"I want the boys to separate," whispered Cora to Bess. "I'm so Afraid Jack and Sid will quarrel."
"Not if they keep as far apart as they are now," was the answer, for Jack had gotten back into his own car, and was looking on. Ida, too, seemed to keep herself at a distance from the other girls.
"Well, I guess that will hold," remarked Walter as he put the last knot in the rope.
"Here comes Ed Foster!" suddenly exclaimed Jack as the puffing of an auto was heard and a machine came in sight. "Now I guess we're all here. Hello, Ed!"
"Hello, yourself," replied Ed. "Well, what's up now? Somebody turned turtle?"
"No, but somebody's turned--" began Jack, on the point of saying something uncomplimentary about Sid, but Cora interrupted him.
"We had a race, and this is how I--that is, we--won it," she said with a laugh.
Ed stepped out of his car and walked to where Sid's silent machine stood.
"Radiator, eh?" he questioned. "A bad break."
"That's what. Cora collided with me--but it was partly my fault," added Sid quickly for jack's benefit.
"And look at my nice, new mud guard," spoke Cora. "See how it hangs down, like a dog's broken leg. Isn't it a shame? I guess we'll have to tear it off, so we can run."
"Let me look at it," suggested Ed. "Maybe I can spring it back into place."
"I never thought of that,"--remarked Walter.
Ed was searching in his tool-box, and presently drew out some strong string.
"I never go without a bit of cord, a knife and some pins for just such emergencies as these," he said with a laugh. "I never know when I may be shipwrecked on a desert island."
Ed skillfully sprung the guard back, and as one of the rivets was torn out, he lashed the protector into place. It was only a temporary repair, but it would protect the occupants of the car from a shower of dust or mud.
"There," said Ed finally. "I guess that will answer. The road ahead is pretty muddy. Too much moisture from a sprinkling-cart, I guess. I caught some of it."
Cora turned to see if everything was in readiness for a start, and was surprised to find Mary in close conversation with Ida. Both girls and Sid were in a group an the other side of the Whirlwind. And another thing Cora noticed was that the faces of both Ida and Mary were unusually flushed.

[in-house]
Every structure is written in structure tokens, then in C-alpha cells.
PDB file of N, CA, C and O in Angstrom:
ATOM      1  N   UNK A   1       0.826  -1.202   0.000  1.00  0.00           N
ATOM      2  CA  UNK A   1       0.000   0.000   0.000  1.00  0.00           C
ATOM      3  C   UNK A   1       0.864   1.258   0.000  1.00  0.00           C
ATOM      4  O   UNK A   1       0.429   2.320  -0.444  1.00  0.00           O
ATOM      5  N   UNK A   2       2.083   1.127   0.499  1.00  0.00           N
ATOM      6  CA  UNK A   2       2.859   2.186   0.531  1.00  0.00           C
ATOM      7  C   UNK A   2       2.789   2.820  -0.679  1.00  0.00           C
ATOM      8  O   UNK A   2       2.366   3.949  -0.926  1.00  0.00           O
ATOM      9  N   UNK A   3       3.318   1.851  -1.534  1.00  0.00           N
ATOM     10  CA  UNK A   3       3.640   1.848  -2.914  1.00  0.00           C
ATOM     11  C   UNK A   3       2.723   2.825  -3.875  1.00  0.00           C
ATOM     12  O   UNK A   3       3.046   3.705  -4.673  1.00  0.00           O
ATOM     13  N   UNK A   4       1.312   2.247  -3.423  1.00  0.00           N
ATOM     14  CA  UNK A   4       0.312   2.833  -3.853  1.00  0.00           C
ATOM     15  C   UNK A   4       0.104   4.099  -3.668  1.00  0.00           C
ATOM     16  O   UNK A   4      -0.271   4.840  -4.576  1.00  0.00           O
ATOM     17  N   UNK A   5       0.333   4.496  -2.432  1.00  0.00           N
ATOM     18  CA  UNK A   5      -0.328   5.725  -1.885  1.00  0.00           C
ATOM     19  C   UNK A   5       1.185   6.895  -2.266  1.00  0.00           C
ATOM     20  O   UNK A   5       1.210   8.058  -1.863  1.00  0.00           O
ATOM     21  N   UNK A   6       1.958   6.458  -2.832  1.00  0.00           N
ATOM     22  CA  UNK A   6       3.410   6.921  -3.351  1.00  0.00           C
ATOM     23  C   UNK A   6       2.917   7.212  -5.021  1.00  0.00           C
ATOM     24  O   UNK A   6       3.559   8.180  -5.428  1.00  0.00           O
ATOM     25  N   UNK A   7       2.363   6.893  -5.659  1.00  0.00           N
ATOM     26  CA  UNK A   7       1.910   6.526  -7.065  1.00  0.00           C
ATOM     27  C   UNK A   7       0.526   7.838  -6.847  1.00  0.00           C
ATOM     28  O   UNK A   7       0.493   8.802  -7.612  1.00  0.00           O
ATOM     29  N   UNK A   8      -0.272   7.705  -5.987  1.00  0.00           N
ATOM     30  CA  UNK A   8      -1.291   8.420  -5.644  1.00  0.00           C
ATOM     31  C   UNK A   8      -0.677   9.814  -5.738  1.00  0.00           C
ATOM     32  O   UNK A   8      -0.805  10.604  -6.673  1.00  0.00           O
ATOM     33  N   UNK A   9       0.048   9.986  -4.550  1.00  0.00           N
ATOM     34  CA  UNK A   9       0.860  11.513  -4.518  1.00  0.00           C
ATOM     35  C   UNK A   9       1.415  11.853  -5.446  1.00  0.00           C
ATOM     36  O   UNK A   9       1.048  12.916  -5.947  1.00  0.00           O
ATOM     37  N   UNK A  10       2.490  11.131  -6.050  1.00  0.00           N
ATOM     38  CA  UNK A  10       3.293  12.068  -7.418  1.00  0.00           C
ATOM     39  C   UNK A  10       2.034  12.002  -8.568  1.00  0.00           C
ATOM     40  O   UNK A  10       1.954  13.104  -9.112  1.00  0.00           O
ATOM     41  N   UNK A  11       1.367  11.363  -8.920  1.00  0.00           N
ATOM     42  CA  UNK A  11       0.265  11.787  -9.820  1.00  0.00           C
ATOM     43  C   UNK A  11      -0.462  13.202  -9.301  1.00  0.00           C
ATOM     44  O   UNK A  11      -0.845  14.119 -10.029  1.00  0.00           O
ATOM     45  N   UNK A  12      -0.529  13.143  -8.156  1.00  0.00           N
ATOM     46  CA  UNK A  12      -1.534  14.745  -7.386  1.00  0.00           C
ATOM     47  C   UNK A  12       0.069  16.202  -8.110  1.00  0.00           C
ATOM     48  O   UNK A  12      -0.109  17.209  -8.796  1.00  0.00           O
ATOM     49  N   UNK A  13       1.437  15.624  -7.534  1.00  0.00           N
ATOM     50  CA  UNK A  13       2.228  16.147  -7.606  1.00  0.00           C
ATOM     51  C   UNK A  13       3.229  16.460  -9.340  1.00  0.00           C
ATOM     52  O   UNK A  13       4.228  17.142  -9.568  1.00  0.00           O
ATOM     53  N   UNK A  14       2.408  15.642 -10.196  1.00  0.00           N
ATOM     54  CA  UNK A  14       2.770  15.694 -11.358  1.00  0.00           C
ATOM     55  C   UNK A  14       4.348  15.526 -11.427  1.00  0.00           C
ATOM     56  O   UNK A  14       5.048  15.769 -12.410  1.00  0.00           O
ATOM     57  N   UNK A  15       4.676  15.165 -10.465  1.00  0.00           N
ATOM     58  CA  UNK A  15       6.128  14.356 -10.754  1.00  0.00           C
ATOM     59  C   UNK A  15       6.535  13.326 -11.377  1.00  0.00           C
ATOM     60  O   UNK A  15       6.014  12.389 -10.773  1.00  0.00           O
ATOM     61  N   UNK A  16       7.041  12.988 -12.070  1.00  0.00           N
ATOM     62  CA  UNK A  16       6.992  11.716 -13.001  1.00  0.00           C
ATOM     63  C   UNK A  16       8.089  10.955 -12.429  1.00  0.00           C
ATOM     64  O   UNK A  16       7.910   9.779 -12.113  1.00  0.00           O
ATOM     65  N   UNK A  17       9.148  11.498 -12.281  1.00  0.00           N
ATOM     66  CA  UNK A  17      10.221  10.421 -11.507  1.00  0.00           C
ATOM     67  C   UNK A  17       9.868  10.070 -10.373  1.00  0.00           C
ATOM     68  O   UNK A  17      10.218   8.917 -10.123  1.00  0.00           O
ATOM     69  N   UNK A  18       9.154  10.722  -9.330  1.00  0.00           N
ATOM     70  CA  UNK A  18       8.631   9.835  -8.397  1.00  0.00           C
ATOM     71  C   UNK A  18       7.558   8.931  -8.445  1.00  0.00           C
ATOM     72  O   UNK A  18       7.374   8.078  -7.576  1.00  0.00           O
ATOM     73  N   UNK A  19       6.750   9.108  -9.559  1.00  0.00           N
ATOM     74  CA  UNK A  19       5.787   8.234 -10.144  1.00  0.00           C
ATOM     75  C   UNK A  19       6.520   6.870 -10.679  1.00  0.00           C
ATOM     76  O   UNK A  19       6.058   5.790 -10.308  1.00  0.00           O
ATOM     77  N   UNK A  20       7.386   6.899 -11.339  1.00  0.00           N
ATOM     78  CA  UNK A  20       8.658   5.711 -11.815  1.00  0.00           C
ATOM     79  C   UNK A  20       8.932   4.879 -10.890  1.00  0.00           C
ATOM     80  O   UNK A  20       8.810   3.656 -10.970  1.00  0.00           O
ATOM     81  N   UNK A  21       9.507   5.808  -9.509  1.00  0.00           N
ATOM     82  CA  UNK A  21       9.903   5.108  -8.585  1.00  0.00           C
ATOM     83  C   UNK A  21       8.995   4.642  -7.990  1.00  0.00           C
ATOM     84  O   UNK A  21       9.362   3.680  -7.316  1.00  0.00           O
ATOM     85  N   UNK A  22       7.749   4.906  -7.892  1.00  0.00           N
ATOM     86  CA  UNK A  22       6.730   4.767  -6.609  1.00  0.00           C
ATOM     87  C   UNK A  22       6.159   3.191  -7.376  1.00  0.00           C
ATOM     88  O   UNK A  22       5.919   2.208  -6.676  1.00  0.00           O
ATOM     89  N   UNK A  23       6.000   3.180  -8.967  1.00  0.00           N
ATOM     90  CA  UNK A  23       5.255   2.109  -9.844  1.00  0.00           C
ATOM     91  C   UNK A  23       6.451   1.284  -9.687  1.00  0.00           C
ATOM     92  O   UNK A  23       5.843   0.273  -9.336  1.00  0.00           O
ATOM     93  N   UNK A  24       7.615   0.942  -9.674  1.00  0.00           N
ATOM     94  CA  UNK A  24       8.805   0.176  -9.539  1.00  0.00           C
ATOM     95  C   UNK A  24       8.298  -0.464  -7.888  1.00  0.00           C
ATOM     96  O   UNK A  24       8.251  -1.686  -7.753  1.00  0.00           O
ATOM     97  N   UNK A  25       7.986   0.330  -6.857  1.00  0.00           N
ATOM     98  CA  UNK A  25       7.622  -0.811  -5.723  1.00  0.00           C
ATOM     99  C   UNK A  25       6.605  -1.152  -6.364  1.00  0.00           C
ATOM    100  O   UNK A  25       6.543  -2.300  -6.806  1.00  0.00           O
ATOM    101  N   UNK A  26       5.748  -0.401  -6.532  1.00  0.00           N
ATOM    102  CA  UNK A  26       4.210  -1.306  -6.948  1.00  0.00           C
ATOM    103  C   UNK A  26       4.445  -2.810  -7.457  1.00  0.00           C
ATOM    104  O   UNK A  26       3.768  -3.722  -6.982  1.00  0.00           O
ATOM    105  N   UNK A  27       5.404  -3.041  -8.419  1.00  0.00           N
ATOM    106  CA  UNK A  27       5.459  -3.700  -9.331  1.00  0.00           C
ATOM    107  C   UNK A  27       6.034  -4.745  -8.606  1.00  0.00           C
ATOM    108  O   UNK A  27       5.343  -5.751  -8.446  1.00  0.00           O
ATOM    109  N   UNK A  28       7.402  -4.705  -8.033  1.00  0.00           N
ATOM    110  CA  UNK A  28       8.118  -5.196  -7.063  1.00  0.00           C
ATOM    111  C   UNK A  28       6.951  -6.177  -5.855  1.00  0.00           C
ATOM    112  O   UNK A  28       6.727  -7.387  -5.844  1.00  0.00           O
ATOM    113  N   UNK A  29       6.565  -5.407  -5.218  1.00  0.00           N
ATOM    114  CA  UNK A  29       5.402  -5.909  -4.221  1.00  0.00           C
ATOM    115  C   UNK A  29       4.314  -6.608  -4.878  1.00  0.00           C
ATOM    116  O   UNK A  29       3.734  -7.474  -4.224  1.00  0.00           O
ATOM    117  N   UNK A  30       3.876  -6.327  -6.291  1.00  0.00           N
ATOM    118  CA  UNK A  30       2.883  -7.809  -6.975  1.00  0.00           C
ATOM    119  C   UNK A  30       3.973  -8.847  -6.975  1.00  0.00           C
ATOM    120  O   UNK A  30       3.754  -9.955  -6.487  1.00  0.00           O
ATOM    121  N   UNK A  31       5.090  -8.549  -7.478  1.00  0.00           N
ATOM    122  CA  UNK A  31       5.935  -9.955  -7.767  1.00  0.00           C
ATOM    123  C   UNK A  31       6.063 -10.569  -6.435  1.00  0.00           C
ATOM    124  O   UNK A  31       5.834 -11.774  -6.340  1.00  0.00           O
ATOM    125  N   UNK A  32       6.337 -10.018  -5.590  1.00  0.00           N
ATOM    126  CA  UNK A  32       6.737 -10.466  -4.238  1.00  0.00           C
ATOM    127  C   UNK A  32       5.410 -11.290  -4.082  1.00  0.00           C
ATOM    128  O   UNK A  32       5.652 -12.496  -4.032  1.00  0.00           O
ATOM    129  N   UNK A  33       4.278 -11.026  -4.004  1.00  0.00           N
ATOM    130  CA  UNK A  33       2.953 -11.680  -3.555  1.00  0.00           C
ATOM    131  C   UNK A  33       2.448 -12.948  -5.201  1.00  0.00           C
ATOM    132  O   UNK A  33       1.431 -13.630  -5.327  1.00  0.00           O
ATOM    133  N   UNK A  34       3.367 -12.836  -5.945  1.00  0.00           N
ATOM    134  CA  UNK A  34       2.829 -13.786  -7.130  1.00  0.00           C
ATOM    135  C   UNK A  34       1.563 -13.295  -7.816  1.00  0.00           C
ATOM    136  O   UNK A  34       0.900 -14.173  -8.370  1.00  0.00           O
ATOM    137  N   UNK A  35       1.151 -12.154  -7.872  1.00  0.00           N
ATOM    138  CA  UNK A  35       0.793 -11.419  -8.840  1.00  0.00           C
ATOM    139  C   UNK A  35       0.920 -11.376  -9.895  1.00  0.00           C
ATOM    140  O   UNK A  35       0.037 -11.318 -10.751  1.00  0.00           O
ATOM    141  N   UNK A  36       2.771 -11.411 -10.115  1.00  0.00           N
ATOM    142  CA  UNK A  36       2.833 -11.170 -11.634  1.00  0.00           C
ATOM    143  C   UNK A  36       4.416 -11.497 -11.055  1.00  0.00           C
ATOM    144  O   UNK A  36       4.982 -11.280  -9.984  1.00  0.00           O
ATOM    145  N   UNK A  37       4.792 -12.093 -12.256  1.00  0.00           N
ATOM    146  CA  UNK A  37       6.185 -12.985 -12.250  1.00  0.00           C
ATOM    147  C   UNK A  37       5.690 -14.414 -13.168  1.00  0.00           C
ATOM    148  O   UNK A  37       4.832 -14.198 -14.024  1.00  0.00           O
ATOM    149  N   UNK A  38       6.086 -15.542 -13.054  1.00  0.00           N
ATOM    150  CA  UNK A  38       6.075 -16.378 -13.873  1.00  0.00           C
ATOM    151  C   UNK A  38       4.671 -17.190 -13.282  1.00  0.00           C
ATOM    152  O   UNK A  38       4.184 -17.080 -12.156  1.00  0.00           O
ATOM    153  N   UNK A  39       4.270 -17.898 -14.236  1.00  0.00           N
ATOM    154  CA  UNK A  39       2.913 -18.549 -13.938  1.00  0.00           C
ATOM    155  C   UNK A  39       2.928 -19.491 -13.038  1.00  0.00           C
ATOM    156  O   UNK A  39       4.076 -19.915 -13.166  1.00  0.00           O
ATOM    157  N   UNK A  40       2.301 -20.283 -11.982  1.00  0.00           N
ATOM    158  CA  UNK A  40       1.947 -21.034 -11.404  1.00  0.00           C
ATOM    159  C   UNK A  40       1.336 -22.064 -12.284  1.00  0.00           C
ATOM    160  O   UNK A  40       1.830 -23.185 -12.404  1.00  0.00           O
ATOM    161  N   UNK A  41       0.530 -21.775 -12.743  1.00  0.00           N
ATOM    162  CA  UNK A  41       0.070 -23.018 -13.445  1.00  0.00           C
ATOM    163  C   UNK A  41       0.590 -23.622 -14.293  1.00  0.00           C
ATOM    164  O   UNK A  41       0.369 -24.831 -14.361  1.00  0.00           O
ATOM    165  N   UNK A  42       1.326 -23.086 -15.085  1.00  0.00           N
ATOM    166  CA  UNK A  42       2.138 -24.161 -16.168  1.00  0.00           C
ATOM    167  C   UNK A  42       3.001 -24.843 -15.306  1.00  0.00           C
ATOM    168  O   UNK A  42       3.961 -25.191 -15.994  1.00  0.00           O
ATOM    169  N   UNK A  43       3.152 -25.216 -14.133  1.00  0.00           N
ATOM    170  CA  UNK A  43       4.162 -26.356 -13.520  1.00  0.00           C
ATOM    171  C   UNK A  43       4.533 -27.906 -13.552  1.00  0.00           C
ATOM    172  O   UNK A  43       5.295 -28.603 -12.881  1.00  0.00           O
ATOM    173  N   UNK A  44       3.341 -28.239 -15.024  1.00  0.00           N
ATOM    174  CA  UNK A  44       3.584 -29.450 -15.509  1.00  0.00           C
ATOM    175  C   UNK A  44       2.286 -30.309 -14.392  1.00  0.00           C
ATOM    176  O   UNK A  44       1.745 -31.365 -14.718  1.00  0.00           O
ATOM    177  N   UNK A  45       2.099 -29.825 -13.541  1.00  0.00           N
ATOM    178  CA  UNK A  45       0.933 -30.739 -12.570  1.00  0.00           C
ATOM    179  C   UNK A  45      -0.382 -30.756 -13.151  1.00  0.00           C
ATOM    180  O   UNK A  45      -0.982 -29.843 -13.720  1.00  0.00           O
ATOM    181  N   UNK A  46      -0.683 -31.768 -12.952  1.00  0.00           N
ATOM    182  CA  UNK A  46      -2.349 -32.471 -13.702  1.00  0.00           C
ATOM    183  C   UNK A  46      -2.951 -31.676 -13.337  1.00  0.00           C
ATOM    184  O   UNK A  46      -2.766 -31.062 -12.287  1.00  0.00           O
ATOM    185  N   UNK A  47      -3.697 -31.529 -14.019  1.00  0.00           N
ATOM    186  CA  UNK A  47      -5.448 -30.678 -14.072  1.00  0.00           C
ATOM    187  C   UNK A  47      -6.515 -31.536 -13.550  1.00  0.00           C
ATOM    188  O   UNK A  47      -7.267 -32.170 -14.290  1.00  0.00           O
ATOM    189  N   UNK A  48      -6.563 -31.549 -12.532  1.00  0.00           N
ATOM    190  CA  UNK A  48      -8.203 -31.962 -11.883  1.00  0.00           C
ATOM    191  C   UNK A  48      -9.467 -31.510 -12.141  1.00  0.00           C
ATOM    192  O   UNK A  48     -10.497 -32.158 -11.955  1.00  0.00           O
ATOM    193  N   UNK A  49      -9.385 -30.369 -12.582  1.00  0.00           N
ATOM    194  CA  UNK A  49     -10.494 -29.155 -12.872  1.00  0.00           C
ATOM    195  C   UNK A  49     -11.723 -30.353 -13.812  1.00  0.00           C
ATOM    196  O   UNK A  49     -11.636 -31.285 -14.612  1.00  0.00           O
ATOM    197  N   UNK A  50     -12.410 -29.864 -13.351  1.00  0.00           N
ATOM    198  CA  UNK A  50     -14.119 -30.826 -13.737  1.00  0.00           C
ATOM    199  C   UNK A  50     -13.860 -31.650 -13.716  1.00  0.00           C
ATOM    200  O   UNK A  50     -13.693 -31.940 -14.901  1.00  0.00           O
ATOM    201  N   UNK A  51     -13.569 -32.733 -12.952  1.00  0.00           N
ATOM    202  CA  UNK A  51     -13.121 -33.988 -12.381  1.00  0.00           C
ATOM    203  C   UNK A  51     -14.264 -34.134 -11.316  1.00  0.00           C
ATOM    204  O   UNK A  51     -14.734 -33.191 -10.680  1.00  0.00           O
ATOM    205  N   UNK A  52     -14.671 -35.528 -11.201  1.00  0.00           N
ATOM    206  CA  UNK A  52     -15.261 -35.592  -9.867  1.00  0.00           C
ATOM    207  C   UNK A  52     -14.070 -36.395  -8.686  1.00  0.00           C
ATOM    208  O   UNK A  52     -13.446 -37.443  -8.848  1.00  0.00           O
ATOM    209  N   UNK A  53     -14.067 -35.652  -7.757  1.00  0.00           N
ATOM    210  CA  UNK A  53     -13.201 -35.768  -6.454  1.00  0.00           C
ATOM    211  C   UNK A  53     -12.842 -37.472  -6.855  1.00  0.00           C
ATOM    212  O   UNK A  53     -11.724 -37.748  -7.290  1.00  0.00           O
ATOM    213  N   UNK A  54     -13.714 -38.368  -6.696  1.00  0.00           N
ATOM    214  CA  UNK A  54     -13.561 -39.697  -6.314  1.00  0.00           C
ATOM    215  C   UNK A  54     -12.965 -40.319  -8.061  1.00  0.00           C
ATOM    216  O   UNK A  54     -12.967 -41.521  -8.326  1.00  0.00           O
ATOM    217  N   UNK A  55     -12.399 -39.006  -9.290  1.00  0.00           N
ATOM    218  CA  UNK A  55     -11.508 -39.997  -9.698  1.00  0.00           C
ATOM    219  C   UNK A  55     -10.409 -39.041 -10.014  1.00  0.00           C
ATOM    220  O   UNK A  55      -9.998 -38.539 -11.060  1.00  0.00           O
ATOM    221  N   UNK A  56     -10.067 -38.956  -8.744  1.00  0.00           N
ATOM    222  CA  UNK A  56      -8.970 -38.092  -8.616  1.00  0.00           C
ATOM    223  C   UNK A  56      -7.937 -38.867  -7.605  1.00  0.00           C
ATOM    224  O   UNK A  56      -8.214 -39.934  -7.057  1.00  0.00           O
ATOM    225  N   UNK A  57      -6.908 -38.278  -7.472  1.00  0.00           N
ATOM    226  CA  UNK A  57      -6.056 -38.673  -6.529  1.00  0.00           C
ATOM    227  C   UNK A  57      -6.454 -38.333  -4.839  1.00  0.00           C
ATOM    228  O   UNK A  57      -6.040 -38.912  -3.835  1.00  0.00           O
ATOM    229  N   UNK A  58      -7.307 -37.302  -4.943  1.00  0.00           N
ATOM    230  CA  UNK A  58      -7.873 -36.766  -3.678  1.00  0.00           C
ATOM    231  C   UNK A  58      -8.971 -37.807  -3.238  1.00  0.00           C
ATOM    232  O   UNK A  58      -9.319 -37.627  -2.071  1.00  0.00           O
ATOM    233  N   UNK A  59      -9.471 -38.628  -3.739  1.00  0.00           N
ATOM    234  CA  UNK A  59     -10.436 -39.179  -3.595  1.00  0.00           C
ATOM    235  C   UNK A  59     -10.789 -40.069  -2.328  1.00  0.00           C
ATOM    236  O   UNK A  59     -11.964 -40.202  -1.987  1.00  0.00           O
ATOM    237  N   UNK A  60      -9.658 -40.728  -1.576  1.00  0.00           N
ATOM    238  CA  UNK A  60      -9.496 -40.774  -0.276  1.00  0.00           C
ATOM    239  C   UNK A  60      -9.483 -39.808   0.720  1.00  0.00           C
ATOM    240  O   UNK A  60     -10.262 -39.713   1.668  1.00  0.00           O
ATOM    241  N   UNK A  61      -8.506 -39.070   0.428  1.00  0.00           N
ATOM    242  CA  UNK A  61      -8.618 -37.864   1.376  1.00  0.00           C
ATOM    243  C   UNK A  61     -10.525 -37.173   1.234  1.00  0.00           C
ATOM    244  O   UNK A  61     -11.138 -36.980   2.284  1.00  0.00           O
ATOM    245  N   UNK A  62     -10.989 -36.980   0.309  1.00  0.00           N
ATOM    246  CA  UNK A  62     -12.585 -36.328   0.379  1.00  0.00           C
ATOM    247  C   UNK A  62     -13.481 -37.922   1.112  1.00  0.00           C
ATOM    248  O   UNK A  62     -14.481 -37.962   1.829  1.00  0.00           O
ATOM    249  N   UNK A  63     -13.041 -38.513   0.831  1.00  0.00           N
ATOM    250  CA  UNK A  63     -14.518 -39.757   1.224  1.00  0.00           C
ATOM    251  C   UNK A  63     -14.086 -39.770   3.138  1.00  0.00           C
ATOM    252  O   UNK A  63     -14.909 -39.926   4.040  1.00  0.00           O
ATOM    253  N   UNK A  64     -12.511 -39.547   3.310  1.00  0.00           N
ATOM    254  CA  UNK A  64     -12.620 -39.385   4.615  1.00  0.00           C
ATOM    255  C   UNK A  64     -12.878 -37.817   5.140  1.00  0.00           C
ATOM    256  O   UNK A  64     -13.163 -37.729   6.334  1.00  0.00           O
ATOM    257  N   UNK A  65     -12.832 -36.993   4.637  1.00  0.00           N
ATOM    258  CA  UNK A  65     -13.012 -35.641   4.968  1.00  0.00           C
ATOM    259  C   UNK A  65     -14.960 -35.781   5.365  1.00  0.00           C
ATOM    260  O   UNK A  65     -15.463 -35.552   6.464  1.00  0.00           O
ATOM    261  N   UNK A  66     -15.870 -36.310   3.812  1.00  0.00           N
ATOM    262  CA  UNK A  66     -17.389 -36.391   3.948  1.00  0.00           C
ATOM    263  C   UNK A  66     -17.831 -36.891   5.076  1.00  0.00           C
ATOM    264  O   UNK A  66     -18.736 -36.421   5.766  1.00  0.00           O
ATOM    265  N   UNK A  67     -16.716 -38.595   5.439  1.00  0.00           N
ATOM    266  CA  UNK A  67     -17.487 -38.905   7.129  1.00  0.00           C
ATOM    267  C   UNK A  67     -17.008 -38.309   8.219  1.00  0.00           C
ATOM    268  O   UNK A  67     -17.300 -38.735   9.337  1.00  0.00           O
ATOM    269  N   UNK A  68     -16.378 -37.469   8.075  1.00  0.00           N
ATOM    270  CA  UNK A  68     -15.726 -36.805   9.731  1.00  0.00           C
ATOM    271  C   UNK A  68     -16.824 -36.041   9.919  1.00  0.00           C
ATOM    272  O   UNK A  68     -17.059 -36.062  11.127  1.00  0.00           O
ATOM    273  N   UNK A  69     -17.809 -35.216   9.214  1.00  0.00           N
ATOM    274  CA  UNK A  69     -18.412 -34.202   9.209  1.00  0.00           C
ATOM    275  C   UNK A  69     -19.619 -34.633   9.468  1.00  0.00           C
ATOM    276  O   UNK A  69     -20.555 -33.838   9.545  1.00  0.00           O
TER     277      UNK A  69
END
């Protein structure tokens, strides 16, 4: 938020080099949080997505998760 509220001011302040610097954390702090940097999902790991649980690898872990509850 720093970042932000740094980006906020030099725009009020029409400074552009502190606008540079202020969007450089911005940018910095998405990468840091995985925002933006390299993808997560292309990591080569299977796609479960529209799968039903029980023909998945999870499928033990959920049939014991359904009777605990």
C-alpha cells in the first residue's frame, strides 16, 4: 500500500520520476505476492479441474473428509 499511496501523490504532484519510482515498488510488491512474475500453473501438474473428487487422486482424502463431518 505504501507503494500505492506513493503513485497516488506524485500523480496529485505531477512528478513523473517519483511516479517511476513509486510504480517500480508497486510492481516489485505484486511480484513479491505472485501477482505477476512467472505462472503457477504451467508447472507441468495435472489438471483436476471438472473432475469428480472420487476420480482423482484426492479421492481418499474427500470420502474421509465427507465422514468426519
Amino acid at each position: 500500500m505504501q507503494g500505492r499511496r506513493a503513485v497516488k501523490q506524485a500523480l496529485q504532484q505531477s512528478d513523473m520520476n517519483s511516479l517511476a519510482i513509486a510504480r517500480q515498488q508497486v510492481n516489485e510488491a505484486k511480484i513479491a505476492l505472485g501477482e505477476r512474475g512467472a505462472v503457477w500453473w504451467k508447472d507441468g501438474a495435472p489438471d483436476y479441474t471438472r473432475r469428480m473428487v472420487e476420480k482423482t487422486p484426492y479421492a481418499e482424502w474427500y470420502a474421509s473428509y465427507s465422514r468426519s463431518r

"That's rather odd--that Mary and Ida should get so chummy," murmured Cora. "Sid must have introduced them to each other:"
A moment later Ida looked over, and seeing Cora watching her, she quickly turned away and walked over to where Ed was locking up his toolbox. She placed her hand on the seat of his small auto and began talking to him.
"I hear you are going into business," Cora heard Ida say.
"Well, not exactly business," replied Ed. "I'm going to have some interest in the bank at New City."
"Oh, yes. I heard about it."
"Say, Ed, have you all that--" began Jack, and then he stopped quickly. He had been on the point of asking Ed if he had with him the twenty thousand dollars in cash and negotiable securities, but he quickly reflected that such a question was not a proper one to ask on a public road.
"Got what?" inquired Ed with a laugh, but at the same time Cora saw him frown slightly at her brother.
"I meant to say, have you any of those fish with you that we caught last time?" asked Jack, laughing rather uneasily.
"Yes, I have them," replied Ed, which was his way of replying to Jack's implied question.
"Going over to New City?" asked Sid, coming around from an inspection of the broken radiator.
"Yes; I've some business over there, and as it's getting late I'll have to hurry. I'll bid you all good-by. Hope you get safely home."
Ed jumped into his car, which he had quickly cranked up, and called a general farewell.
"So long," answered Jack.
"Come on," called Walter, as Ed's car puffed out of sight. "We'll have a load to pull now, Cora."